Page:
Photo courtesy: Ripple Design
Sources: Ripple Design
Courtyard House on a Steep Site| Hutchison&Maul Architecture

Depending on the site, the design itself may have advantage and disadvantage but I like this project as it's designed to have the privilege of the site to have privacy and panoramic views by courtyard and terraces according to sloping of the site.

This courtyard house designed by Hutchison & Maul Architecture is located in Mercer Island,Wasington,USA. The site is very steep,long and narrow-50' wide by 400' long with an average slop of 35%.The site is having panoramic views west towards Seattle and the Olympic Mountains beyond. It is designed of zoning permitted construction on only 35' of the 50' property width, and limited the height of the building to 30' relative to the slope of the site.

The design has outdoor patios and courtyards cut in the hill slop to facilate
the movement of pedestrains on the site to provide natual light levels in the
primary home, and to ensure the privacy of neighboring properties.

The house consists of two parts that is a concrete pad that contains utilites used and less space and a volume hovering above the timber that contains the functions of private family rooms and bathrooms.The primary living areas are sandwiched between the wooden and concrete houses linking of windows that offer views across the level open house at the lake beyond.

To access the house, one navigates through the series of excavated exterior terraces and stairways, across water features and bridges, then down another stairway, finally arriving at a small exterior glass-enclosed courtyard in the center of the residence. This entry sequence informed the shape of the wood volume as well as the placement and configuration of the concrete retaining walls. Horizontal wood siding assembled with members of alternating depth enhance the notions of texture, shadow and perspective; contrast with the smooth concrete site walls; and ultimately heighten the journey from driveway to center of house.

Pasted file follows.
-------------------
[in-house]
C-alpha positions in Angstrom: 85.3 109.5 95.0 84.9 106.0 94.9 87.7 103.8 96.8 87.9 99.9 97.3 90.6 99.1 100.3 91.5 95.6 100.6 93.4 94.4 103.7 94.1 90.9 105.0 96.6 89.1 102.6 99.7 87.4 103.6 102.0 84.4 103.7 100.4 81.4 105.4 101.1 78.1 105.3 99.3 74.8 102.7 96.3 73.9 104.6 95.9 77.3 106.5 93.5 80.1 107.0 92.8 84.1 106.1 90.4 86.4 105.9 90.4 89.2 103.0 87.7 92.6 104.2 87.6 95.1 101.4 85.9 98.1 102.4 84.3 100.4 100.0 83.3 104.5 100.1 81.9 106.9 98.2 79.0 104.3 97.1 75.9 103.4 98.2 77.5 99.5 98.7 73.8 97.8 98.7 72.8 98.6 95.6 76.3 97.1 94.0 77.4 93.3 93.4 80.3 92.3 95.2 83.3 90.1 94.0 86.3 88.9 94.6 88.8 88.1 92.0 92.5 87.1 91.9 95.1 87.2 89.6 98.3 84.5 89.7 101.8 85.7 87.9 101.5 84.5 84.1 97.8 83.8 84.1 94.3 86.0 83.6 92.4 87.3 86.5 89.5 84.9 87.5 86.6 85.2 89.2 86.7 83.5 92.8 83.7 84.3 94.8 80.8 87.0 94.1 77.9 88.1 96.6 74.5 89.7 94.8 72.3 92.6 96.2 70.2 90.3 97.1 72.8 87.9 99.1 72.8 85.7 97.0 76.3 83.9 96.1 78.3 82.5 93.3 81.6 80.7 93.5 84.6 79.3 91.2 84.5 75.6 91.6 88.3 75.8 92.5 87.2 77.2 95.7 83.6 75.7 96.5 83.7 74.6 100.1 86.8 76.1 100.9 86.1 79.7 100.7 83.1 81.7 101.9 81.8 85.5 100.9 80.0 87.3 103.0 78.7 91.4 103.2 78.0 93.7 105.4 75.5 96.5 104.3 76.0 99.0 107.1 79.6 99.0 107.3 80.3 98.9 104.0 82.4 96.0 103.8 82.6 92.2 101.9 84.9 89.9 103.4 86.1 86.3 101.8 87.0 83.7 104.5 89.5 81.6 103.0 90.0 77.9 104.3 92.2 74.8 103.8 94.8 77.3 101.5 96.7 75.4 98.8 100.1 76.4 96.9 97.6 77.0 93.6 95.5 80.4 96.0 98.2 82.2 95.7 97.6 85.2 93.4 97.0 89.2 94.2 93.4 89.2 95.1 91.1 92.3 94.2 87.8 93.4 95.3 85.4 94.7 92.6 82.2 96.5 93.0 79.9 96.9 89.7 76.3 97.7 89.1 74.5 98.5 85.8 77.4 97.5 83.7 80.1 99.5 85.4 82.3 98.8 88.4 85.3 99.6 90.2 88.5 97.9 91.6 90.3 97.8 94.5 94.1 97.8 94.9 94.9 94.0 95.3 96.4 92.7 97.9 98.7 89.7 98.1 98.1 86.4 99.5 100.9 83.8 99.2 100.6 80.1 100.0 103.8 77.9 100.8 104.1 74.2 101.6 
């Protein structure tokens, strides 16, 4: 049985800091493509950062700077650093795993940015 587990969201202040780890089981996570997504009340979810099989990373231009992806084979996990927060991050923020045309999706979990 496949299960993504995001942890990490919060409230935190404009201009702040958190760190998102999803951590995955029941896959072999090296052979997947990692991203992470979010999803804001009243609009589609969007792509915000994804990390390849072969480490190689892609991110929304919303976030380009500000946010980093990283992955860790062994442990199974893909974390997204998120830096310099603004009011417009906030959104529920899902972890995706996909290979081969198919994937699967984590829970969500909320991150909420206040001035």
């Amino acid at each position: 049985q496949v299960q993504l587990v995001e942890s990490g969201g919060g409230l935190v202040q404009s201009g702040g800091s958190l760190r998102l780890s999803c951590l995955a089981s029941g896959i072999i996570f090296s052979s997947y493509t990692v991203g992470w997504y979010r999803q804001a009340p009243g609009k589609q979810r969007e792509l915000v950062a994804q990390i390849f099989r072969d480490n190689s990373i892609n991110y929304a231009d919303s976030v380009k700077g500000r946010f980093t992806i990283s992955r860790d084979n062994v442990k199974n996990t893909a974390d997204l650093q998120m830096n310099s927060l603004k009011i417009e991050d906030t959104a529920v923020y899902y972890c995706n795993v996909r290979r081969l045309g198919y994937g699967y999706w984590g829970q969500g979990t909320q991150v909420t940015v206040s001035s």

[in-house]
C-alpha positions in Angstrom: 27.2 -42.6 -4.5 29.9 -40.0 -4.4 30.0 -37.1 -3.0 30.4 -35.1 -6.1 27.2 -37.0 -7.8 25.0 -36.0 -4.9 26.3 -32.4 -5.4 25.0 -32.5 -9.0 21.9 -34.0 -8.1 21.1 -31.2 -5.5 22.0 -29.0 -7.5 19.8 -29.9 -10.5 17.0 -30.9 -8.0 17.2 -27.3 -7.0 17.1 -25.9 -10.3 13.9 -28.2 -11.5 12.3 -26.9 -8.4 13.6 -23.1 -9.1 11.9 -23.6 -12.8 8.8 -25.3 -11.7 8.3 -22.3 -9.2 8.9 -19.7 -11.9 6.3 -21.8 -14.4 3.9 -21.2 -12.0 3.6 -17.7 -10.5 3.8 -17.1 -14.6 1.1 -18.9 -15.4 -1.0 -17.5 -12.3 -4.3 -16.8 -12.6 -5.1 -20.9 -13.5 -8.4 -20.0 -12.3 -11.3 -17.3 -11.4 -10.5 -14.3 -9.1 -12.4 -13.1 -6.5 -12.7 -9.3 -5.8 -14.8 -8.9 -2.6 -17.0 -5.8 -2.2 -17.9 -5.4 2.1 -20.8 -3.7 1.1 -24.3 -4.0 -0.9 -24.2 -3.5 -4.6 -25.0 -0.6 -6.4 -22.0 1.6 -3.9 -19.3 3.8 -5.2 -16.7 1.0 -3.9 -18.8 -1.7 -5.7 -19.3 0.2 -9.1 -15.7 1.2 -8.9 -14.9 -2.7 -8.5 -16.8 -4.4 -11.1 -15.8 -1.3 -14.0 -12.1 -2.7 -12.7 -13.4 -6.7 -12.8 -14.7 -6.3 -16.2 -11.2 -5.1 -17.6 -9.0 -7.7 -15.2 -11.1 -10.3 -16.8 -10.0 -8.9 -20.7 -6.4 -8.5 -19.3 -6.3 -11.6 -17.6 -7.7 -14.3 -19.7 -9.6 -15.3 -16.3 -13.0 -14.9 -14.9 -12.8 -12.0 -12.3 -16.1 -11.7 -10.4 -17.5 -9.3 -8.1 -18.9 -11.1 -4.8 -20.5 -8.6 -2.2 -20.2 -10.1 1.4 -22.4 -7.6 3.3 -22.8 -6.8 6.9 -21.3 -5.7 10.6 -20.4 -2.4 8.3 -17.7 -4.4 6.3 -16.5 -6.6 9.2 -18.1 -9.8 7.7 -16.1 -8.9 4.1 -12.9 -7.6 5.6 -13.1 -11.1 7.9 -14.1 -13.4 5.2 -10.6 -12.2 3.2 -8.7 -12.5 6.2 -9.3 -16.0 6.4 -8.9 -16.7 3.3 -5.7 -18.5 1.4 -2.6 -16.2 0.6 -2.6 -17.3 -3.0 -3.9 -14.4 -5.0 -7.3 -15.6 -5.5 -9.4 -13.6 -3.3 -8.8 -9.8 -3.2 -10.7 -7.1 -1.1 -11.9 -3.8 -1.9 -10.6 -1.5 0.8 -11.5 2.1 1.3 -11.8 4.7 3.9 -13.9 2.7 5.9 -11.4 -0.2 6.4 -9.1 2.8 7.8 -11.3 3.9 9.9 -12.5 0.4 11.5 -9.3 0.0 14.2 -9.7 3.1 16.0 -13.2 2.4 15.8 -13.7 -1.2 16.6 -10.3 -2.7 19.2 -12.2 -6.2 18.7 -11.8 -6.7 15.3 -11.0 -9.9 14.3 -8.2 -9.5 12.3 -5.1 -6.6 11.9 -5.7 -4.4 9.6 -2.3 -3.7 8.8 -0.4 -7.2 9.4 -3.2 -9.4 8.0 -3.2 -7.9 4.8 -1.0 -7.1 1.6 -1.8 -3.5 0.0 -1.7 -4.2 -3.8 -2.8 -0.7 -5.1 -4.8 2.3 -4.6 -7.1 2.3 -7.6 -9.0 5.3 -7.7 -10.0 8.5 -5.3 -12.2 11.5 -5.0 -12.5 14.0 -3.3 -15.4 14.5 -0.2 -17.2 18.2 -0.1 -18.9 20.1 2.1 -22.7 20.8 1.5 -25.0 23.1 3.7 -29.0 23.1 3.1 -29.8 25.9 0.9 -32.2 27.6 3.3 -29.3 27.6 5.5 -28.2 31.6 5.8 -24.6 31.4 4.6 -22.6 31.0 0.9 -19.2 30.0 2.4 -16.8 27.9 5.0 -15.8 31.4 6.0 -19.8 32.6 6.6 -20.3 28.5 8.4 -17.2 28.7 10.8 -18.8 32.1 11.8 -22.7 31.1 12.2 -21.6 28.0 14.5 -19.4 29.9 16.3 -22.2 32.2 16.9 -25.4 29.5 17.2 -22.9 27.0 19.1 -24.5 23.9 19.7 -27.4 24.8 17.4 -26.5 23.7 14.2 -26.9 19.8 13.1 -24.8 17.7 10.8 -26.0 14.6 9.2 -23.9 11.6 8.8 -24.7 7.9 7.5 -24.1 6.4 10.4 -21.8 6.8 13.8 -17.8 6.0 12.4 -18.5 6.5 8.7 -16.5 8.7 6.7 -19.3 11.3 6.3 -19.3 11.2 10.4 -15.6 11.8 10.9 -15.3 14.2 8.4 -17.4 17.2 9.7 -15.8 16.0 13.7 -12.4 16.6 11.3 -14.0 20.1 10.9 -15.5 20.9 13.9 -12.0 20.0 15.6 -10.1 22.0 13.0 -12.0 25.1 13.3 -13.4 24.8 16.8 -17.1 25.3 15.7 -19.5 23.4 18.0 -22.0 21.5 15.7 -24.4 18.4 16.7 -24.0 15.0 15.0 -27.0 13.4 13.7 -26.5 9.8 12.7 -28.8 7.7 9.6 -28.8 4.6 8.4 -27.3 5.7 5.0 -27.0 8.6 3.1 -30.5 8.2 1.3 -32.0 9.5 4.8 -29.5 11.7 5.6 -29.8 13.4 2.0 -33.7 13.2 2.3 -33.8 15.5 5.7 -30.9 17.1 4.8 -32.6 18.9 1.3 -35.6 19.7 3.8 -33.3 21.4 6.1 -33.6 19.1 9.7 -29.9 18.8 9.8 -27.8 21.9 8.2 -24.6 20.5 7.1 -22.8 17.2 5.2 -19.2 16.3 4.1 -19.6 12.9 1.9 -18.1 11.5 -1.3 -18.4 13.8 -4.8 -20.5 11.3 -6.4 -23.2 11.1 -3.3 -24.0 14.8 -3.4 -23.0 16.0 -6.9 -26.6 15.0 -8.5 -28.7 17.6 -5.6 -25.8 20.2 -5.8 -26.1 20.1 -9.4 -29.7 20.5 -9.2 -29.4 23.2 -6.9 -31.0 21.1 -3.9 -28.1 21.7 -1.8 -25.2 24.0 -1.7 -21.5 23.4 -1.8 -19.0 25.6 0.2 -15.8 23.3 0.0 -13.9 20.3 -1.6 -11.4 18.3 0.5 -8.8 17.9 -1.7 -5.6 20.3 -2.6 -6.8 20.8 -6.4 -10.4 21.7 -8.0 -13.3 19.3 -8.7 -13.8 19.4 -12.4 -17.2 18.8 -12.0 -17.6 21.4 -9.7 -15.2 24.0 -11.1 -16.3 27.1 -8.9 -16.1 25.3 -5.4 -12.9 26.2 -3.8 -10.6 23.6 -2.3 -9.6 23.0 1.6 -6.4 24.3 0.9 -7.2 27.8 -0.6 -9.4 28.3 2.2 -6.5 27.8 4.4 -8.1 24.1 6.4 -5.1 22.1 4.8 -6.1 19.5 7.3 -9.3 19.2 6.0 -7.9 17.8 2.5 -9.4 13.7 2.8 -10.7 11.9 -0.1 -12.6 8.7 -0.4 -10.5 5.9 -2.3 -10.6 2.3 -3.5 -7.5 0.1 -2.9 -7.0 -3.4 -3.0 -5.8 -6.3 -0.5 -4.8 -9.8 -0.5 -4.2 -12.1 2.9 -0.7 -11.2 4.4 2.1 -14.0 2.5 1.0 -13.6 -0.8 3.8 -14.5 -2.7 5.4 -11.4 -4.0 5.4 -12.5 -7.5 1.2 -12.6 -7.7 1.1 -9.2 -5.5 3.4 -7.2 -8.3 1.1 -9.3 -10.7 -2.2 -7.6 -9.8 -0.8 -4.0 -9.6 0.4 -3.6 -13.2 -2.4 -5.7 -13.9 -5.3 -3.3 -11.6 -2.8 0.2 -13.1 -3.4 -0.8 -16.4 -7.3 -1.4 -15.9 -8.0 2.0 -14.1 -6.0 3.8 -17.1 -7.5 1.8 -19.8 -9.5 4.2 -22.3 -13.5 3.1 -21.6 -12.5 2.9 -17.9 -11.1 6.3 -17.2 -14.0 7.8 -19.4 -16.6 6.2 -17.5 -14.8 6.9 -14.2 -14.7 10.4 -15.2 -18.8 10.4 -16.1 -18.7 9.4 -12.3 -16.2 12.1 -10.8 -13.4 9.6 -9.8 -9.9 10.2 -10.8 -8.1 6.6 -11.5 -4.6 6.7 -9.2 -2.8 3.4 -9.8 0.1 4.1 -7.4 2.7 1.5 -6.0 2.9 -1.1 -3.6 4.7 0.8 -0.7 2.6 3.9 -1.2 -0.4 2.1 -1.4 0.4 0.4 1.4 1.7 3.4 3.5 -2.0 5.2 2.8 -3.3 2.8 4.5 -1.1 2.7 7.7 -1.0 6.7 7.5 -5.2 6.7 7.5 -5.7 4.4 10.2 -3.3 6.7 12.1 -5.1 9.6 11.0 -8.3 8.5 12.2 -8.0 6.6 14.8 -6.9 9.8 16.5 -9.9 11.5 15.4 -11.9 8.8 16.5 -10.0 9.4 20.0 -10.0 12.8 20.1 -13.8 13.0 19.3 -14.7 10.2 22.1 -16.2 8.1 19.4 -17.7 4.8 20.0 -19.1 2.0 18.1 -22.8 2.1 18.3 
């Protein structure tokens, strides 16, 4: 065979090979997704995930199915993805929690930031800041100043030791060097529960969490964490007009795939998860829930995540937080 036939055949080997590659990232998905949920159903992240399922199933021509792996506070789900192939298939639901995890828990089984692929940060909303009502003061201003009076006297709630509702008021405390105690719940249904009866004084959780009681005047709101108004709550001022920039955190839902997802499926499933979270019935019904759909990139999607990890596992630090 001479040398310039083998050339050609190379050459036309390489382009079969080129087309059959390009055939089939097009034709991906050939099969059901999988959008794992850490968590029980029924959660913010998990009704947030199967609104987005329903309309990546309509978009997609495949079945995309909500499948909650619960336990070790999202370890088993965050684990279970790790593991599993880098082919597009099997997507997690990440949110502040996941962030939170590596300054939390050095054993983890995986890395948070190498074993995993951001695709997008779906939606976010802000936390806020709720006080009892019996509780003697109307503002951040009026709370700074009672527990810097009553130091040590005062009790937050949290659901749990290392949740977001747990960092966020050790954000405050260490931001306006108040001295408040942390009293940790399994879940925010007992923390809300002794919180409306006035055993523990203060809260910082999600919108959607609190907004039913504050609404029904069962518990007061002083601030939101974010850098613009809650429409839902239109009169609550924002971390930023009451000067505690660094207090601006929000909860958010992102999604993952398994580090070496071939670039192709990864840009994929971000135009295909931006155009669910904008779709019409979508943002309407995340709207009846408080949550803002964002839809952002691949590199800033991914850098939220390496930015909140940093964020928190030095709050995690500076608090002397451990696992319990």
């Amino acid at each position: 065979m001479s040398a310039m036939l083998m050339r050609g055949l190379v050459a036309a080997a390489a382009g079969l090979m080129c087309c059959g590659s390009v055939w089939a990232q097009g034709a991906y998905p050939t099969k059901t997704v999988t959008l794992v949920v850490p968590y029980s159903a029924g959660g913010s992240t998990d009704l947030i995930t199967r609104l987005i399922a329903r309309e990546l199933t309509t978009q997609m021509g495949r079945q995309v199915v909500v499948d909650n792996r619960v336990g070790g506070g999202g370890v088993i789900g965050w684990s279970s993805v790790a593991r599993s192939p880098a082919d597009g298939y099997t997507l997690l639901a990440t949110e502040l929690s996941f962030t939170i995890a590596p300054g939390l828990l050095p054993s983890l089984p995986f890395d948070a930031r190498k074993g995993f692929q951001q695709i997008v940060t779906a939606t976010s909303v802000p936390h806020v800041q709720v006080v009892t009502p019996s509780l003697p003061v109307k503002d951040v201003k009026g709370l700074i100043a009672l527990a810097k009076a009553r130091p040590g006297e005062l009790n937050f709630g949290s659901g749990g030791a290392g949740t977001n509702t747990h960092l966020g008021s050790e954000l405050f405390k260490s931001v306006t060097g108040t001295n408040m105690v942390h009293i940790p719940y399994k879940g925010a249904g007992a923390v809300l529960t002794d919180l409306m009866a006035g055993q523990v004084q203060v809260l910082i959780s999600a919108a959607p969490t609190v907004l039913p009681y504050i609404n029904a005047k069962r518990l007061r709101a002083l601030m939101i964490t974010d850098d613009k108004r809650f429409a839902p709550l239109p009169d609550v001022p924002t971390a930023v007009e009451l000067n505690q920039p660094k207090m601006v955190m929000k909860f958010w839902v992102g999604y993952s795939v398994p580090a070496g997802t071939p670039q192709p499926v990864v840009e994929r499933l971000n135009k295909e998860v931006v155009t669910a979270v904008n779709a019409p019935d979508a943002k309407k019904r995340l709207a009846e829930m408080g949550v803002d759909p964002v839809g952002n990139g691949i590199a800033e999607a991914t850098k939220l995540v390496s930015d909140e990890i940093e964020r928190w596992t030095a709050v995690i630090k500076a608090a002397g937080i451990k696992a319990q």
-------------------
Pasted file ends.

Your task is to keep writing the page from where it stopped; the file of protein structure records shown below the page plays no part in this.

The courtyard house by Studio Junction Inc. based in Toronto,Canada.The house reflects of the studio's interest in urbanism, the poetics of light and space and the detailing and craft of woodworking.You can see how the wood works are used and utilized.

The house has a simple plan yet it has the divided space of courtyard at the ground floor connecting the studio at the north west side and the living room at the two-storied block the other side. The open air terrace at second floor connecting the bath/laundry and the office (ground floor) which is open to below to it giving the natural light.

What I like is that how the light is used with craft of woodworking of this project.

Studio on the ground floor at the North West

At Courtyard foreseeing the studio

Living Room

At Courtyard foreseeing the living room

The terrace on second floor also as a playing area for kids

Natural light to office and wood cupboard at the stair